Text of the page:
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Love and War by John Jakes

This epic component, the second part of the author’s Civil War trilogy, is about the Hazzard and Main families. It shows us how war affects everyone and is seen through the eyes of each member of these families. Attitudes evolved and the livelihoods of those involved were affected both negatively and positively.

The war itself was fought for many different reasons. Mainly, the issue of slavery was the main one. Second, the war was fought to keep the union intact through an imperfect arrangement at the time. For whatever reason, this conflict caused families to tear themselves at the seams, with different ideas and different alliances. Friendships were broken and neighbors fought with other neighbors.

George Hazzard and Orry Main were very close friends, although they were both on opposite sides of the war. George was from PA and Orry from SC. George’s younger brother Billy was a union soldier and Orry’s cousin Charles Main was a Confederate soldier. They had been friends at WestPoint, but now they had taken sides and nothing would be the same again. Brett Main had married Billy Hazzard, but now this southern girl lived up north with Billy’s relatives. They were deeply in love, but Billy was a union troop fighting his southern neighbors. Meanwhile, Orry Main, who had lost an arm in the Mexican War, was now fighting on the side of the Confederacy.

Brett had to adapt to the attitudes of the Northerner who didn’t like him just because of his Southern origin. They knew who she was by her accent and how she dressed. However, the Hazzard family liked him very much and knew that he was a kind and sweet person. Brett’s attitude about slavery changed dramatically after he met former slaves and helped those fleeing his native south. She was learning to understand. She had grown up with slavery on her family’s plantation and did not see the damage that was being done, as she was always good with the hands of slaves and treated them fairly. Now, he was beginning to see the injustice in the practice of slavery. Her husband Billy learned to be more compassionate after being captured and spending time in Libby’s prison. They learned from their experiences in a positive way.

Stanley Hazzard was a war profiteer. He and his wife bought a shoe factory and made inferior boots to fulfill a contract he had obtained through his political cronies. Ashton Main and her husband invested in a boat with the help of her lover. The ship would sneak past enemy lines and bring in goods that they could sell for incredible profits. The war didn’t teach Stanley or Ashton much. It was something that fit perfectly with their imperfect personalities.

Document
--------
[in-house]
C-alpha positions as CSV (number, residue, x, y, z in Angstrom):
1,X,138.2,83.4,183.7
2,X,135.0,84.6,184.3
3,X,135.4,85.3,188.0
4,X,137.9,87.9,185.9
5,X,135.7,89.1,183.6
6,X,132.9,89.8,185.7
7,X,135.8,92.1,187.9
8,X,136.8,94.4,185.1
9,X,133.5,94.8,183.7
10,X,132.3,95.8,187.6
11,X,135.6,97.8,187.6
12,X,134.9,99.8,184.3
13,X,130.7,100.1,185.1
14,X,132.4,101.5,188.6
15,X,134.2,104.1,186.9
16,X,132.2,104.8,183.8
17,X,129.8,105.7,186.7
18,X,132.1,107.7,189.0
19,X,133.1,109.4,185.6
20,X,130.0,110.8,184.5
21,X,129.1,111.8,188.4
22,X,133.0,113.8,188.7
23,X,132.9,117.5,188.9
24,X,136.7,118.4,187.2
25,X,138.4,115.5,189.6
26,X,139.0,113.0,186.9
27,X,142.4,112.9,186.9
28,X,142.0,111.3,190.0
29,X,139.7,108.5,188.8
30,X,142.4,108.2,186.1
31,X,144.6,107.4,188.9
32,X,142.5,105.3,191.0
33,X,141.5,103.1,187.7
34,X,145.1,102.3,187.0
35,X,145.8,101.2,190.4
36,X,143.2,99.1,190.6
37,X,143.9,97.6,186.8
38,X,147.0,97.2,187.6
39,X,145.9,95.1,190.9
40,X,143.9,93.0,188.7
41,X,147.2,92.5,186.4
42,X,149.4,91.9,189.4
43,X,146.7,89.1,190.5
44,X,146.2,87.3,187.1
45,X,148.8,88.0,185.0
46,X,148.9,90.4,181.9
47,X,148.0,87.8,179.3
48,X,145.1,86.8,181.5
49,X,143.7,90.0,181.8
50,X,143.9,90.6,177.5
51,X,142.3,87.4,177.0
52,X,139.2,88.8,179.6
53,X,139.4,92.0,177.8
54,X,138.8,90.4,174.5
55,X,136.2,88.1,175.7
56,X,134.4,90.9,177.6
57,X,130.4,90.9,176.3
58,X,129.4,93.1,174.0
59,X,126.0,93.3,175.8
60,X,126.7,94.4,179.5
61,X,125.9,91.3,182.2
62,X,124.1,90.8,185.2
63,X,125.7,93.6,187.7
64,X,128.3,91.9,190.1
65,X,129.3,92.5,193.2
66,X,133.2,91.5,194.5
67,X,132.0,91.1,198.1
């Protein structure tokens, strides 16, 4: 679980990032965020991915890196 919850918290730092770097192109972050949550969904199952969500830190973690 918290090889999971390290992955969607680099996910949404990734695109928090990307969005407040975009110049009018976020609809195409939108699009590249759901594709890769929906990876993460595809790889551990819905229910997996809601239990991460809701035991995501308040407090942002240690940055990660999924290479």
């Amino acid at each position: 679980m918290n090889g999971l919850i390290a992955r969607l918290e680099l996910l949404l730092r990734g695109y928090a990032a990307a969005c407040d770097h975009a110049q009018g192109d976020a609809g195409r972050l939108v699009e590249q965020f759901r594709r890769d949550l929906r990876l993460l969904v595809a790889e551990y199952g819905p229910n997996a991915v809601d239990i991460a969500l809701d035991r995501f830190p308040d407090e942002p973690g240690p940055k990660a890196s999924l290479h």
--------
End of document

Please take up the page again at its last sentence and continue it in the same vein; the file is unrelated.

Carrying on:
A villainous character, by the name of Elkanah Bent, was an upper-class pupil of George and Orry at West Point. He had an incredible hatred for them from his school days after they had pointed out their faults to others. Bent then spends his entire life trying to get revenge on Hazzard and Main in any way he can. He’s even looking for young Billy Hazzard and Charles Main. Bent places them all at various times throughout the story, and his mischief and unusual behavior grows worse and worse as he tries to ruin their lives. His military career is not going well due to his extreme manners and his bad thoughts regarding the soldiers under his command. He seems to blame Main and Hazzard for all his misfortunes in reaching his goals. Always think of them negatively instead of considering your own bad deeds as the reason for your failure.

George lands a military post in the nation’s capital while Orry serves the confederation. Orry is killed in battle and his love, Madeline, tries to keep the family plantation going. Slaves are excited at Mount Royal as they are at other southern plantations. The unruly workers make the place difficult to manage, but she does a good job anyway. She is determined to take care of her home as if it were still a part of her life.

Everything was progressing favorably until a former runaway slave, holding a grudge against Orry’s father, returns to the area just as the Union Army enters and begins looting houses. When the time is right, this angry slave attacks and sets Mount Royal on fire. Many of the remaining slaves, who are loyal to Madeline, try to help. They stay and try to support and protect Madeline. Unfortunately, the main house burned to the ground in the same way that other houses nearby had been.

This book shows how the Civil War had a profound effect on everyone, regardless of their different personalities. It offers a clearer insight into the lives of these two families on both sides of the war. Jakes creates some vivid characters that help attract him and keep him satisfied and interested.

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